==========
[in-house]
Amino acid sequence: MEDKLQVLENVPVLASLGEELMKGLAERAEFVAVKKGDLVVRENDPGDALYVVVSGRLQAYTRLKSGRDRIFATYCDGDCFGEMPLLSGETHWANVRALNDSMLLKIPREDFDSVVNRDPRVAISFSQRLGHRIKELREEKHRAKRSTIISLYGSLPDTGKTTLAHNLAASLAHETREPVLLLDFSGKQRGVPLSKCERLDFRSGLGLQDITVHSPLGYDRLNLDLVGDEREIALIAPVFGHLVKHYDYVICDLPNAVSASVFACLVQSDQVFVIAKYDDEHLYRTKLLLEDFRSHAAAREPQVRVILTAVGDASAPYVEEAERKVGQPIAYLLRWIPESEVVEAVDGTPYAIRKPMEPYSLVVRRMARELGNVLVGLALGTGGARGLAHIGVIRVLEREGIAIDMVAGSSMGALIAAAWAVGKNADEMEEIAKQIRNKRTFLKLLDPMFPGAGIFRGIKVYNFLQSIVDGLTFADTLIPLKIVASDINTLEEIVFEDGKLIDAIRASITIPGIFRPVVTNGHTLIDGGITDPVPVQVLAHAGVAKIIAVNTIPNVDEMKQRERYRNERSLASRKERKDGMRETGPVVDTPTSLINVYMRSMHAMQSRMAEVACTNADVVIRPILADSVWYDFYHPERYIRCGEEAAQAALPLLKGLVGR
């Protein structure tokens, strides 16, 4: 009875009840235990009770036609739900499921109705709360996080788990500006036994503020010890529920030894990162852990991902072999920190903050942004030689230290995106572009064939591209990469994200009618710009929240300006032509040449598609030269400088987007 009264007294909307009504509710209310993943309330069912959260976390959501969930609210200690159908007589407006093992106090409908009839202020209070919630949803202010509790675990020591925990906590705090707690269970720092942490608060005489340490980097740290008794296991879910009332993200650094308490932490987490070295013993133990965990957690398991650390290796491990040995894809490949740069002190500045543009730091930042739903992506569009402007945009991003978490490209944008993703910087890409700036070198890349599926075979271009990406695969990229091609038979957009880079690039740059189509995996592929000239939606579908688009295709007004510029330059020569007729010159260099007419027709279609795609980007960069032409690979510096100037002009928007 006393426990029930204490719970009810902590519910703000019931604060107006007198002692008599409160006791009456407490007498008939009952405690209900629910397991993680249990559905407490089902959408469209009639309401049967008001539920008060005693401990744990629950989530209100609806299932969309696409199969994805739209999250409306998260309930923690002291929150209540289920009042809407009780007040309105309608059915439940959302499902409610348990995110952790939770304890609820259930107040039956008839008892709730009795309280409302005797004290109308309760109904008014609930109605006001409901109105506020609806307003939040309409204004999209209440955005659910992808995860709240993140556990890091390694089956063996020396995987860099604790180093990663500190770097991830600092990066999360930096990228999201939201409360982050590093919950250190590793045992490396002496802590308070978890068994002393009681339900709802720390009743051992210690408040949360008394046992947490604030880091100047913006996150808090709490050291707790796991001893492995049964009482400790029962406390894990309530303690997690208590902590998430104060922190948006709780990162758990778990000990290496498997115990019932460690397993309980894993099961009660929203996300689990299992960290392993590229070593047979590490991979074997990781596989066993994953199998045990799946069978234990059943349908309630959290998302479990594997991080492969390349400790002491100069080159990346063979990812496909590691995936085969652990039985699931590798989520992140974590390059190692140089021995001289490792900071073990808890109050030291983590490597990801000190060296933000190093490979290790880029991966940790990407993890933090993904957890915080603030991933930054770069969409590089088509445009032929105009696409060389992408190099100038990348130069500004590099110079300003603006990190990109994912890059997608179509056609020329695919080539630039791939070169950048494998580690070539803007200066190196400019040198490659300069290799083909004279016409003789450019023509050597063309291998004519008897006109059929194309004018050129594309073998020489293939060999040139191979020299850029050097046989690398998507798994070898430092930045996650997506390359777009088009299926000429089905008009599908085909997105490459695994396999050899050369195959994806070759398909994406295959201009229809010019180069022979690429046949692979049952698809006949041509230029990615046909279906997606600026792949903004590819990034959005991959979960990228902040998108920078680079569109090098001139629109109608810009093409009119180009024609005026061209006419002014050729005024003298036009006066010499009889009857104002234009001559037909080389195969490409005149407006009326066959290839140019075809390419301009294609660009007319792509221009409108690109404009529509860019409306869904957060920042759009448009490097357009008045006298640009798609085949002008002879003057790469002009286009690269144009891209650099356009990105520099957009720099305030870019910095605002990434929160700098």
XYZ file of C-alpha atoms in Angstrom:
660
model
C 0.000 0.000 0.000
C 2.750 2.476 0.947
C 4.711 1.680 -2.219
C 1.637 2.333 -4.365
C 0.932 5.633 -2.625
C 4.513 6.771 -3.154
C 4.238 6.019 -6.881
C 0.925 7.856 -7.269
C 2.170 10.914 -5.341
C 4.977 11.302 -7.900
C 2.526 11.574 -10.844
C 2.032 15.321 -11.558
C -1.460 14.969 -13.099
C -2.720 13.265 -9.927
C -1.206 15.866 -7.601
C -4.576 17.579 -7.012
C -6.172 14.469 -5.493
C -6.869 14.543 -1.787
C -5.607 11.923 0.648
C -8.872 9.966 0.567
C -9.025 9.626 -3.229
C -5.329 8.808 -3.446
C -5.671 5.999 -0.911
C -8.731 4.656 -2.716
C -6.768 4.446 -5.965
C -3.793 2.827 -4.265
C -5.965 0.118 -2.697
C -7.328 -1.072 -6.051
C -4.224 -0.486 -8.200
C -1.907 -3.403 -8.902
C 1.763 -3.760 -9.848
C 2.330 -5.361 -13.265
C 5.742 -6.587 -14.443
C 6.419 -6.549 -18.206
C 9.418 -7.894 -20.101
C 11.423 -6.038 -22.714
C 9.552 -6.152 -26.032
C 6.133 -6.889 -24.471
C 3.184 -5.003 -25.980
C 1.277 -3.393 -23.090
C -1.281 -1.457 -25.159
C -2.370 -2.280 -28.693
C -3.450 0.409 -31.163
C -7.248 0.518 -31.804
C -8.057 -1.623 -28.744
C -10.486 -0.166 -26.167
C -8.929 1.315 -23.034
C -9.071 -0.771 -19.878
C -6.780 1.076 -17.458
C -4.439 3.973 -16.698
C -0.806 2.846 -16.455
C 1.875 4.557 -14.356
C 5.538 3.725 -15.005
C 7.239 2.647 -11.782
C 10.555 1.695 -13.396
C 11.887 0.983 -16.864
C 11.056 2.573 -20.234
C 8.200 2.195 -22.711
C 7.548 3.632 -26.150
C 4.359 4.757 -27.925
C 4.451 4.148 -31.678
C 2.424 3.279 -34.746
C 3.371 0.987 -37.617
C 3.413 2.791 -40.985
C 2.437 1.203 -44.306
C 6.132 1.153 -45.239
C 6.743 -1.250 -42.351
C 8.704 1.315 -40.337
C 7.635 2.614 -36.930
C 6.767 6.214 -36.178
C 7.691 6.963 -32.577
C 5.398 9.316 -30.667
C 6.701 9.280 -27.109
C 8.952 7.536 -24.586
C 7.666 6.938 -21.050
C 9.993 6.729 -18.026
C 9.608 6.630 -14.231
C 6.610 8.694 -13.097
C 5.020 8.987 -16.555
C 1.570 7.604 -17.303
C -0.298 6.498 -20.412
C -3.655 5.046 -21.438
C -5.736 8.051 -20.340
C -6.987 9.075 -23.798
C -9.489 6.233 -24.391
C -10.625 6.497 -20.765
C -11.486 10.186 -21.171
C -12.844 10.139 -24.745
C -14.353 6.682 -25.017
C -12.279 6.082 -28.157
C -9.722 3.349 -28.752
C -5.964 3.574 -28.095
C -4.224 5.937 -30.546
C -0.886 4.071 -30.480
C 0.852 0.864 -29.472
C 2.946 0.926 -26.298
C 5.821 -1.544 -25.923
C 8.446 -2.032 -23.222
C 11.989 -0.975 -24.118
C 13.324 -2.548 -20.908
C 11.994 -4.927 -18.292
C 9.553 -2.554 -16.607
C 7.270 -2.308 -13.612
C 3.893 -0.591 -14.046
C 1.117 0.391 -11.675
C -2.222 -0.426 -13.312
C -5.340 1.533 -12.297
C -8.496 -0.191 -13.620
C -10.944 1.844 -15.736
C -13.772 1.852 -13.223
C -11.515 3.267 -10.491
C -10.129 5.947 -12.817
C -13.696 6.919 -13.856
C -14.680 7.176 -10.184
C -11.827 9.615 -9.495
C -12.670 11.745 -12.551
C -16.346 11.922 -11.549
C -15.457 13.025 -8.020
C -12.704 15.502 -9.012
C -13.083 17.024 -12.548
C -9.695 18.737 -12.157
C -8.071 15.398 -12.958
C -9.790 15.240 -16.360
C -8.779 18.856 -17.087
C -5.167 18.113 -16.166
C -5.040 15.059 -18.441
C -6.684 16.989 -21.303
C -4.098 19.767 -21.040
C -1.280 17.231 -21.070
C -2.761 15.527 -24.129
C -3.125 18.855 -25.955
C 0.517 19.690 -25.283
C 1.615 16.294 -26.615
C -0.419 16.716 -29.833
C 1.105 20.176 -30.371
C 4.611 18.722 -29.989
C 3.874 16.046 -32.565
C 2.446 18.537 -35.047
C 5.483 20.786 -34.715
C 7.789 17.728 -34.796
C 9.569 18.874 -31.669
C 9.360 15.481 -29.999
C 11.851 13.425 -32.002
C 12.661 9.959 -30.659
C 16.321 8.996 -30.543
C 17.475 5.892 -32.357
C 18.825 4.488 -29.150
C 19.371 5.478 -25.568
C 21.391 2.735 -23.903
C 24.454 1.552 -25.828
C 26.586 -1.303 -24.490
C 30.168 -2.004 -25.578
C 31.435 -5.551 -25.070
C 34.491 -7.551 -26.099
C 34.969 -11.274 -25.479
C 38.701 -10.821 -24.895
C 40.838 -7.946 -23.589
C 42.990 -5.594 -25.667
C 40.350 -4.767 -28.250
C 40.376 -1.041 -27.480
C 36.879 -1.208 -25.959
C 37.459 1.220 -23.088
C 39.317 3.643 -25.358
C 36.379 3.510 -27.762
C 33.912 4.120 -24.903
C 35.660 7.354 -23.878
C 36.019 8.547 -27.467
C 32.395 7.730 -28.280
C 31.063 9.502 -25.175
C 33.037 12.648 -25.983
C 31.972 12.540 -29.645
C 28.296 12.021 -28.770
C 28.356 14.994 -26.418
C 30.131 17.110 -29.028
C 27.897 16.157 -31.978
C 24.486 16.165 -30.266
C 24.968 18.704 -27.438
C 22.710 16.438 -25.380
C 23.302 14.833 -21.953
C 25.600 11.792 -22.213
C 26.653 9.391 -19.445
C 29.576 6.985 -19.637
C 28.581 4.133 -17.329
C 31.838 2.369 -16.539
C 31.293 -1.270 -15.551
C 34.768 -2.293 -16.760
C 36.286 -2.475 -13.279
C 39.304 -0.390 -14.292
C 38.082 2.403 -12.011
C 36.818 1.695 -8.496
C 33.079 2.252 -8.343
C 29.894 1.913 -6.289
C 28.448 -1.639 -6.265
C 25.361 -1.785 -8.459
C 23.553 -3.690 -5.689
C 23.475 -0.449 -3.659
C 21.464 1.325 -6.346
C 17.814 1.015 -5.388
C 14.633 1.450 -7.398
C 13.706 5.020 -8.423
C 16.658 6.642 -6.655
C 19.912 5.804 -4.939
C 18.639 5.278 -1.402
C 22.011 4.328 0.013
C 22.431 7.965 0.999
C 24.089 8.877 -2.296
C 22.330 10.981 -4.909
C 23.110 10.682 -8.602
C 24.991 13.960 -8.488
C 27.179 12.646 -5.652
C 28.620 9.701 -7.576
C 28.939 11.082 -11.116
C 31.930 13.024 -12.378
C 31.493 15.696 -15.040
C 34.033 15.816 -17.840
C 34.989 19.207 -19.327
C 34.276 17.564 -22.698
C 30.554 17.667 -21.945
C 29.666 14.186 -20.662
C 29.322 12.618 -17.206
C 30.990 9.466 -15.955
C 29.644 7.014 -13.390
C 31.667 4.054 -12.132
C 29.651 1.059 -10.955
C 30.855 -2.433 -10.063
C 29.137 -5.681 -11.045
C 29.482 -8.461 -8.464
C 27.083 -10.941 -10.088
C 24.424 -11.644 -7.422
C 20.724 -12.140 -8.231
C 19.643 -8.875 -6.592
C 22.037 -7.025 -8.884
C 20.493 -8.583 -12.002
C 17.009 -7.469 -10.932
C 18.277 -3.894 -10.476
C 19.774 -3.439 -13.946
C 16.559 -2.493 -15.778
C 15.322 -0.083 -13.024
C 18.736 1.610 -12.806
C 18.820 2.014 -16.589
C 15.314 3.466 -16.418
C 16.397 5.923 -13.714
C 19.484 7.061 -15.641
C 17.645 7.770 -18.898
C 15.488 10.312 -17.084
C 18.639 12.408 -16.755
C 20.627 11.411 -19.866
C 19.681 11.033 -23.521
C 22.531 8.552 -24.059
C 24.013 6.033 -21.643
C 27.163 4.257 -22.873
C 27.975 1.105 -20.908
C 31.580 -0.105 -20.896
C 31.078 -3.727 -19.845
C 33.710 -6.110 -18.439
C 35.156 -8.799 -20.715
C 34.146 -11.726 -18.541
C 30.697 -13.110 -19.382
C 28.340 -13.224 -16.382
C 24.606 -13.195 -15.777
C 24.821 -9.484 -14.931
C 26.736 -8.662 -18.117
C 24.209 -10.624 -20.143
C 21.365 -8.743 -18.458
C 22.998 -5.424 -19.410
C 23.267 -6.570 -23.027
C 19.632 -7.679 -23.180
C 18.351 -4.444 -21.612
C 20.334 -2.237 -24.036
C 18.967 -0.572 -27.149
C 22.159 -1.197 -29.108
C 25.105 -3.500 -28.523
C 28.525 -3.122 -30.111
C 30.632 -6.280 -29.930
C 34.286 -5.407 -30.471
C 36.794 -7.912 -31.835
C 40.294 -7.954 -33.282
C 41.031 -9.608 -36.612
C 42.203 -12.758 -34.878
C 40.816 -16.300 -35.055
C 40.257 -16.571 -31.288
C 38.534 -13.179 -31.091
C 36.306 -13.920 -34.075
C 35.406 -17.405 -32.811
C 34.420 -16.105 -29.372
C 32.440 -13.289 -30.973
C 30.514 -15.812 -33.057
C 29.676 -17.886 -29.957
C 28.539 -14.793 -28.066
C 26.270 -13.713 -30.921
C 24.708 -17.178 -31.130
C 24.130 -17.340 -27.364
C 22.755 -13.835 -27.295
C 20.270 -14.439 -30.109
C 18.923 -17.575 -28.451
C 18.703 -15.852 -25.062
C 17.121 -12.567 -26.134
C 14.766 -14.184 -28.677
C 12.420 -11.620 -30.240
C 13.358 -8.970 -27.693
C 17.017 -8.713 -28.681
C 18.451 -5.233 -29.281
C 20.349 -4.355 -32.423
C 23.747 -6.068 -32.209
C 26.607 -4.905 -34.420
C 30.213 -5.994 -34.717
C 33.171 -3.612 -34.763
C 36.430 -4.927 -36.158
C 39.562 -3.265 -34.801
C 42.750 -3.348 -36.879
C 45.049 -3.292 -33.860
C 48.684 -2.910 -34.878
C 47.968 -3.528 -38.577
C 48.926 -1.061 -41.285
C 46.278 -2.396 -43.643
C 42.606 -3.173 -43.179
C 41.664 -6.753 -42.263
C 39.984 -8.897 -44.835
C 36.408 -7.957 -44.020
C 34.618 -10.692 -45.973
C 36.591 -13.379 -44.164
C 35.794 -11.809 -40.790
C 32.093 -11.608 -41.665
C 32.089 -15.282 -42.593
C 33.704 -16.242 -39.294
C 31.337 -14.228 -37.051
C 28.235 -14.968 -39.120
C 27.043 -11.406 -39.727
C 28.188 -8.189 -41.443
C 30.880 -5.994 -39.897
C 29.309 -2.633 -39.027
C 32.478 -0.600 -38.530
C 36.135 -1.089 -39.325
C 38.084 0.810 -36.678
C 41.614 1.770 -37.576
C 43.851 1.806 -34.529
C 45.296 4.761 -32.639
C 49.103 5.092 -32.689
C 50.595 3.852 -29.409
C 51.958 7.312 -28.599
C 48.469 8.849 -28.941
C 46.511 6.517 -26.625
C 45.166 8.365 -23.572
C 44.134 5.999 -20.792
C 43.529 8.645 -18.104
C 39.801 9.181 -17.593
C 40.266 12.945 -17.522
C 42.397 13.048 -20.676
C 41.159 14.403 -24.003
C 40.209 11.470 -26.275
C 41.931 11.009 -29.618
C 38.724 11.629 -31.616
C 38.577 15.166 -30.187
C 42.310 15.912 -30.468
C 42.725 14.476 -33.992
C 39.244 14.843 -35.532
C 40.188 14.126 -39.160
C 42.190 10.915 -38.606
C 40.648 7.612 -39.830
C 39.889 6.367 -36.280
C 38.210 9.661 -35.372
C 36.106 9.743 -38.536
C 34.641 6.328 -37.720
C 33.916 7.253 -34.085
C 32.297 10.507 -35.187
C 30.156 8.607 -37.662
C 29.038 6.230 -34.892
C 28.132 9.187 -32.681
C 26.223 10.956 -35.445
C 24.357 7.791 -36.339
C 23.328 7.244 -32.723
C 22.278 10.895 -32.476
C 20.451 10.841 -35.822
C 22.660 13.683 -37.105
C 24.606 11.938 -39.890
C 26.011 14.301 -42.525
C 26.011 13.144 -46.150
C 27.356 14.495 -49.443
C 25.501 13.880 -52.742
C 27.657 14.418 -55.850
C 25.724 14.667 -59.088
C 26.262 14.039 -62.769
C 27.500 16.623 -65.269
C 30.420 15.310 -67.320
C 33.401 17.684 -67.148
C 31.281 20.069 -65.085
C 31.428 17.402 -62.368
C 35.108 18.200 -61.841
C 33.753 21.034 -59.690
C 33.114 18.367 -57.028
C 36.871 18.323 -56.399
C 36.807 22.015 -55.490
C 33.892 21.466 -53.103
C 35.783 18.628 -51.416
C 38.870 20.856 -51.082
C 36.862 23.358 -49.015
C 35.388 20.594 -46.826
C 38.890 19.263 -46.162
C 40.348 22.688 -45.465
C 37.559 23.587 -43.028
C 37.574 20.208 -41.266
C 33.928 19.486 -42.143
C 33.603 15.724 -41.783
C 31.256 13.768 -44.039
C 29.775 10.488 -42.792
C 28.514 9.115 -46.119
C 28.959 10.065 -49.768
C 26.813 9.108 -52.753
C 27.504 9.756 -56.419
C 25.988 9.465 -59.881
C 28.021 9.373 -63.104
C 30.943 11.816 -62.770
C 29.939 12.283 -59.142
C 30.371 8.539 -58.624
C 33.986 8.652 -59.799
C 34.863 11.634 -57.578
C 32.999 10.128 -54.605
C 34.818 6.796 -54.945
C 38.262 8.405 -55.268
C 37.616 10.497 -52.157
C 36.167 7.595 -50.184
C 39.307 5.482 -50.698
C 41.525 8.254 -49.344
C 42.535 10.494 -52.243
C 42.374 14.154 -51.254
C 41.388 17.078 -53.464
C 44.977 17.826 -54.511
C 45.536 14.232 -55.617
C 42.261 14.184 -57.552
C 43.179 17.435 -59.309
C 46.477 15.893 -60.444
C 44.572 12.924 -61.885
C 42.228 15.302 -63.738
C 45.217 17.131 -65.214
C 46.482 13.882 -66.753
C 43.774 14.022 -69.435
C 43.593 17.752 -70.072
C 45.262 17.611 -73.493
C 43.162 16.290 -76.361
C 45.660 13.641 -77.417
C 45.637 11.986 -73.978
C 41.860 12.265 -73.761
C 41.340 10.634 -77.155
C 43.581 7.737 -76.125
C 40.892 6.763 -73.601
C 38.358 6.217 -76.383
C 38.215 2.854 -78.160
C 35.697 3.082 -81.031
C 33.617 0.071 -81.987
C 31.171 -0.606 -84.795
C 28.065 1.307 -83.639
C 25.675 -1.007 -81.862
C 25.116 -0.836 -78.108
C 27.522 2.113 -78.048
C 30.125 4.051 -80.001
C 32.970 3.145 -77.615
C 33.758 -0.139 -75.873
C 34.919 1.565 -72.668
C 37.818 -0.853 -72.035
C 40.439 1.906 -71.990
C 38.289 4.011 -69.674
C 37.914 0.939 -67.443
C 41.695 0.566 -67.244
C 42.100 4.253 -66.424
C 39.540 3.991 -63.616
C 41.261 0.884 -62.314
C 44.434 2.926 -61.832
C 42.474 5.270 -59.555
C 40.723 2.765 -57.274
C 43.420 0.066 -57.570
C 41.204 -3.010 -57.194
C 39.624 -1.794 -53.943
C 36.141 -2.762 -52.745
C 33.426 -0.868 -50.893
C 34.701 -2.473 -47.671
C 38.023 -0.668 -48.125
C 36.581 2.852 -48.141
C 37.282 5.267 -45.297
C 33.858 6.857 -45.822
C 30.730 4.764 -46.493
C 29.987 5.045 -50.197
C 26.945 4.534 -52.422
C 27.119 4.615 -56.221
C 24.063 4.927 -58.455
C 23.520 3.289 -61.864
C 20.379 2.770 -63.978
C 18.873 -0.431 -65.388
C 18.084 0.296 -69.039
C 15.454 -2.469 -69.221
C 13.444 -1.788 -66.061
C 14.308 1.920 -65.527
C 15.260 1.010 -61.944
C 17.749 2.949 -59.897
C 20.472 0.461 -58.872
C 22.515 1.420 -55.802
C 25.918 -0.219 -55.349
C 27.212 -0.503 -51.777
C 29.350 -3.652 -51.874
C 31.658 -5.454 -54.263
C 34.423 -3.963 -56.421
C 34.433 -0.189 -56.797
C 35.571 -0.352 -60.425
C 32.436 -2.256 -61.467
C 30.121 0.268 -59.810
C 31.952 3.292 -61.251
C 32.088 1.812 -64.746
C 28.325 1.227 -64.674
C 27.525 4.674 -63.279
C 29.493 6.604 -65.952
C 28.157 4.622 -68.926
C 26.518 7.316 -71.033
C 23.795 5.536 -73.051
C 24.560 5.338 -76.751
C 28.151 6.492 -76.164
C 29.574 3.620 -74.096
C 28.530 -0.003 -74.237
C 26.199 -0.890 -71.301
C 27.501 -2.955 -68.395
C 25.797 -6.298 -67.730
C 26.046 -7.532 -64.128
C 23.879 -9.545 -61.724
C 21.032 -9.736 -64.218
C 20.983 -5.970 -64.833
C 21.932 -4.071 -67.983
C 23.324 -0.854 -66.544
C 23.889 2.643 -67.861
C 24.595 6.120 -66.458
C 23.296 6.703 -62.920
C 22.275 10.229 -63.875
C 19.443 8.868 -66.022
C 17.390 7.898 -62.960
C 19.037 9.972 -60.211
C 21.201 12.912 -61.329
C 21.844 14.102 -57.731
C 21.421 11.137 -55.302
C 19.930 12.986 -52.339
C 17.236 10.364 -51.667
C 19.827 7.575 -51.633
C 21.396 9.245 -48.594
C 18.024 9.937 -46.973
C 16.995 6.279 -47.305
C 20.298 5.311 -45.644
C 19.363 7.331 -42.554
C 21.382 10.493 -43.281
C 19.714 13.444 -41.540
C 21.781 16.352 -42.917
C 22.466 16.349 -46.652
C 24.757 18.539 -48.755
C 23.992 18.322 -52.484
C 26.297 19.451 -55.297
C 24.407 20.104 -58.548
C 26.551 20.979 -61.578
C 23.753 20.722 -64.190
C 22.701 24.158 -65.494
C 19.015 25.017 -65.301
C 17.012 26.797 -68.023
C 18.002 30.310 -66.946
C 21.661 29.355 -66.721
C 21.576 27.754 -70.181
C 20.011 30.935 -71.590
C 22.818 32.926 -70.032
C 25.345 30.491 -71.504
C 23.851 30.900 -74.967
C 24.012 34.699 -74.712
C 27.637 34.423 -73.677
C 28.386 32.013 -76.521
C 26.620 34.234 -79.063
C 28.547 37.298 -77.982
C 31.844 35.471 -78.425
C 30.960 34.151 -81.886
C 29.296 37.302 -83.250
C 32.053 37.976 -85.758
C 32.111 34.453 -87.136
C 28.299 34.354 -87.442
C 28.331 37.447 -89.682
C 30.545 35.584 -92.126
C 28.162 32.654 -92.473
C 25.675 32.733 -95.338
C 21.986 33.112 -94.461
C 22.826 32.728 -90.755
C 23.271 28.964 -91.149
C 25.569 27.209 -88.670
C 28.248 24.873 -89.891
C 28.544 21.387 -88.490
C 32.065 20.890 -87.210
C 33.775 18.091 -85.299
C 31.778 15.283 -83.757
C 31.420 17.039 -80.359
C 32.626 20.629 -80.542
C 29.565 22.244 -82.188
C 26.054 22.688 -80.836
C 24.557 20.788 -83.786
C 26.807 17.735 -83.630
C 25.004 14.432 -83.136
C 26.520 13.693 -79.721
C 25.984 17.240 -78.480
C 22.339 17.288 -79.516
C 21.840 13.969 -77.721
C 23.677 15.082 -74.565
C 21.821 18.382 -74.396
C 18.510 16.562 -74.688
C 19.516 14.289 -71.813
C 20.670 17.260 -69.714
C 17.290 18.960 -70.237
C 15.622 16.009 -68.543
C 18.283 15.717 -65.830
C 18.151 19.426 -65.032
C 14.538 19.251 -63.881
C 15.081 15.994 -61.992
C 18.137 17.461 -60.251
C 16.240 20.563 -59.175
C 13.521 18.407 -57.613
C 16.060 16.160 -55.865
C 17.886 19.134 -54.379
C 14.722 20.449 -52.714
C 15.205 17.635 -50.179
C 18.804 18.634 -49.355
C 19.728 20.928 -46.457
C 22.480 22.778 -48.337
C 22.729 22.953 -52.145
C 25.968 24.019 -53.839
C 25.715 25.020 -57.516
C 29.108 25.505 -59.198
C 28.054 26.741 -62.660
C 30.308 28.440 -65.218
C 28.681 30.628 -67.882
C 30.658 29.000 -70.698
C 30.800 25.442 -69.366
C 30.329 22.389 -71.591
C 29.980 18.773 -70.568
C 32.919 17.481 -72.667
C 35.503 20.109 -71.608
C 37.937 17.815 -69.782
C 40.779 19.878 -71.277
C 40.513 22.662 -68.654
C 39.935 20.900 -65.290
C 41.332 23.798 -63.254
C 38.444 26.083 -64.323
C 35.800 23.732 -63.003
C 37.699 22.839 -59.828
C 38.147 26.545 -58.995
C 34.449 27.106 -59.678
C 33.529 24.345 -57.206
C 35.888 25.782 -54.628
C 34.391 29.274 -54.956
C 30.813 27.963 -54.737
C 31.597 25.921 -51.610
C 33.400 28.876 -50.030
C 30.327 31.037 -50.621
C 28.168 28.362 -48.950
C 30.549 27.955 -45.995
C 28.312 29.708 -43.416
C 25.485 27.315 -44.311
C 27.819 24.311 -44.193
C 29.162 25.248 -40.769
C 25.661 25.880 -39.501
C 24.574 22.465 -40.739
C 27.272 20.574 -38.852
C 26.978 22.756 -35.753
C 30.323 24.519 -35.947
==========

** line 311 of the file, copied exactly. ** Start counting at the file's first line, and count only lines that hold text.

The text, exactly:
C 26.607 -4.905 -34.420